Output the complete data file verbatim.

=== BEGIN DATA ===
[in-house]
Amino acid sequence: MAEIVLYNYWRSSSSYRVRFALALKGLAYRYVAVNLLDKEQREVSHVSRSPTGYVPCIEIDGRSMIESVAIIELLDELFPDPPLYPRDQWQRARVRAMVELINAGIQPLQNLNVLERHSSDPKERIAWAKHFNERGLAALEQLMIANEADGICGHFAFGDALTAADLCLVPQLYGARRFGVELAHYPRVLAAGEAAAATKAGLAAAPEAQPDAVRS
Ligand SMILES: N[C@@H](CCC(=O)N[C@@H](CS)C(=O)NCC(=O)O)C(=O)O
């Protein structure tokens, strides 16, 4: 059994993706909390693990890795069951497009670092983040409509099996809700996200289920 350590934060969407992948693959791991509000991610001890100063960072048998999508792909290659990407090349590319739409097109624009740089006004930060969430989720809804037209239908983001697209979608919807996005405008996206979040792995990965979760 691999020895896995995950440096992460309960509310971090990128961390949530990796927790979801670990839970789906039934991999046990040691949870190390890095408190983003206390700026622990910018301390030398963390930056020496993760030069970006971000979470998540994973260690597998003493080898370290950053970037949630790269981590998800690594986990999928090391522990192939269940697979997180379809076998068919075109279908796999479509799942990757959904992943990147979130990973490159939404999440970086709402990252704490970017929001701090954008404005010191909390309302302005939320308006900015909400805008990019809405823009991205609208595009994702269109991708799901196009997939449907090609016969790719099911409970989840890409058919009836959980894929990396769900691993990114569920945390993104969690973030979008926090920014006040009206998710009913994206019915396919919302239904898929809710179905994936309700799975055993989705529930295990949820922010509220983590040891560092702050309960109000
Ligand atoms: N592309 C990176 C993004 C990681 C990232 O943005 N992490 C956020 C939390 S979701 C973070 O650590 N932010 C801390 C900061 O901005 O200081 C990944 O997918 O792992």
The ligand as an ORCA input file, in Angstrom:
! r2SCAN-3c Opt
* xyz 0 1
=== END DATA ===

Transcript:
[in-house]
Amino acid sequence: MAEIVLYNYWRSSSSYRVRFALALKGLAYRYVAVNLLDKEQREVSHVSRSPTGYVPCIEIDGRSMIESVAIIELLDELFPDPPLYPRDQWQRARVRAMVELINAGIQPLQNLNVLERHSSDPKERIAWAKHFNERGLAALEQLMIANEADGICGHFAFGDALTAADLCLVPQLYGARRFGVELAHYPRVLAAGEAAAATKAGLAAAPEAQPDAVRS
Ligand SMILES: N[C@@H](CCC(=O)N[C@@H](CS)C(=O)NCC(=O)O)C(=O)O
């Protein structure tokens, strides 16, 4: 059994993706909390693990890795069951497009670092983040409509099996809700996200289920 350590934060969407992948693959791991509000991610001890100063960072048998999508792909290659990407090349590319739409097109624009740089006004930060969430989720809804037209239908983001697209979608919807996005405008996206979040792995990965979760 691999020895896995995950440096992460309960509310971090990128961390949530990796927790979801670990839970789906039934991999046990040691949870190390890095408190983003206390700026622990910018301390030398963390930056020496993760030069970006971000979470998540994973260690597998003493080898370290950053970037949630790269981590998800690594986990999928090391522990192939269940697979997180379809076998068919075109279908796999479509799942990757959904992943990147979130990973490159939404999440970086709402990252704490970017929001701090954008404005010191909390309302302005939320308006900015909400805008990019809405823009991205609208595009994702269109991708799901196009997939449907090609016969790719099911409970989840890409058919009836959980894929990396769900691993990114569920945390993104969690973030979008926090920014006040009206998710009913994206019915396919919302239904898929809710179905994936309700799975055993989705529930295990949820922010509220983590040891560092702050309960109000
Ligand atoms: N592309 C990176 C993004 C990681 C990232 O943005 N992490 C956020 C939390 S979701 C973070 O650590 N932010 C801390 C900061 O901005 O200081 C990944 O997918 O792992």
The ligand as an ORCA input file, in Angstrom:
! r2SCAN-3c Opt
* xyz 0 1